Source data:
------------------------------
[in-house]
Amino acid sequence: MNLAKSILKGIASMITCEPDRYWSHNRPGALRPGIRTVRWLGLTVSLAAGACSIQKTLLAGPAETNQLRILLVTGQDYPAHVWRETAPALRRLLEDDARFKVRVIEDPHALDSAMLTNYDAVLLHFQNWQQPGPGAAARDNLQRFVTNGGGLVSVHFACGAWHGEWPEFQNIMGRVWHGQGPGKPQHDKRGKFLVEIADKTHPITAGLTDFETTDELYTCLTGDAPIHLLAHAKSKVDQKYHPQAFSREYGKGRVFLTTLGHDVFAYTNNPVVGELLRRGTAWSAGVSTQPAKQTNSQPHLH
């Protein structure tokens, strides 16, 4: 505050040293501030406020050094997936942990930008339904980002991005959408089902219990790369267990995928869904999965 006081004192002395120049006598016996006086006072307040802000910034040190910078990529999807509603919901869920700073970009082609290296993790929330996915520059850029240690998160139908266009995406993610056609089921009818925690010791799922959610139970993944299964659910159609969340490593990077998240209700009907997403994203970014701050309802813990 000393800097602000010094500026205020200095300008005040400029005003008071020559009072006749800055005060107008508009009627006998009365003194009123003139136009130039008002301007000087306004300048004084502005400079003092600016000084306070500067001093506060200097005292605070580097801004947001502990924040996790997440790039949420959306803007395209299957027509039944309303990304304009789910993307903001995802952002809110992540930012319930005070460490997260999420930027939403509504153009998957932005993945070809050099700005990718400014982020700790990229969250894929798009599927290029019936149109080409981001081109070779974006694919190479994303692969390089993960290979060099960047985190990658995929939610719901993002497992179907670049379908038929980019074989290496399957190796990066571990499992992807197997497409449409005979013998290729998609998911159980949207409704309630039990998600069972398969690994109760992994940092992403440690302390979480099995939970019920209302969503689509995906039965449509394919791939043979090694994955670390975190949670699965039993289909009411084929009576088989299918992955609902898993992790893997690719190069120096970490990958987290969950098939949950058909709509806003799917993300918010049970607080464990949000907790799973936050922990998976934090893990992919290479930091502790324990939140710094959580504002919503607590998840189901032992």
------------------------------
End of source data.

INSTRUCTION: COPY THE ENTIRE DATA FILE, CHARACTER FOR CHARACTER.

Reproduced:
[in-house]
Amino acid sequence: MNLAKSILKGIASMITCEPDRYWSHNRPGALRPGIRTVRWLGLTVSLAAGACSIQKTLLAGPAETNQLRILLVTGQDYPAHVWRETAPALRRLLEDDARFKVRVIEDPHALDSAMLTNYDAVLLHFQNWQQPGPGAAARDNLQRFVTNGGGLVSVHFACGAWHGEWPEFQNIMGRVWHGQGPGKPQHDKRGKFLVEIADKTHPITAGLTDFETTDELYTCLTGDAPIHLLAHAKSKVDQKYHPQAFSREYGKGRVFLTTLGHDVFAYTNNPVVGELLRRGTAWSAGVSTQPAKQTNSQPHLH
């Protein structure tokens, strides 16, 4: 505050040293501030406020050094997936942990930008339904980002991005959408089902219990790369267990995928869904999965 006081004192002395120049006598016996006086006072307040802000910034040190910078990529999807509603919901869920700073970009082609290296993790929330996915520059850029240690998160139908266009995406993610056609089921009818925690010791799922959610139970993944299964659910159609969340490593990077998240209700009907997403994203970014701050309802813990 000393800097602000010094500026205020200095300008005040400029005003008071020559009072006749800055005060107008508009009627006998009365003194009123003139136009130039008002301007000087306004300048004084502005400079003092600016000084306070500067001093506060200097005292605070580097801004947001502990924040996790997440790039949420959306803007395209299957027509039944309303990304304009789910993307903001995802952002809110992540930012319930005070460490997260999420930027939403509504153009998957932005993945070809050099700005990718400014982020700790990229969250894929798009599927290029019936149109080409981001081109070779974006694919190479994303692969390089993960290979060099960047985190990658995929939610719901993002497992179907670049379908038929980019074989290496399957190796990066571990499992992807197997497409449409005979013998290729998609998911159980949207409704309630039990998600069972398969690994109760992994940092992403440690302390979480099995939970019920209302969503689509995906039965449509394919791939043979090694994955670390975190949670699965039993289909009411084929009576088989299918992955609902898993992790893997690719190069120096970490990958987290969950098939949950058909709509806003799917993300918010049970607080464990949000907790799973936050922990998976934090893990992919290479930091502790324990939140710094959580504002919503607590998840189901032992």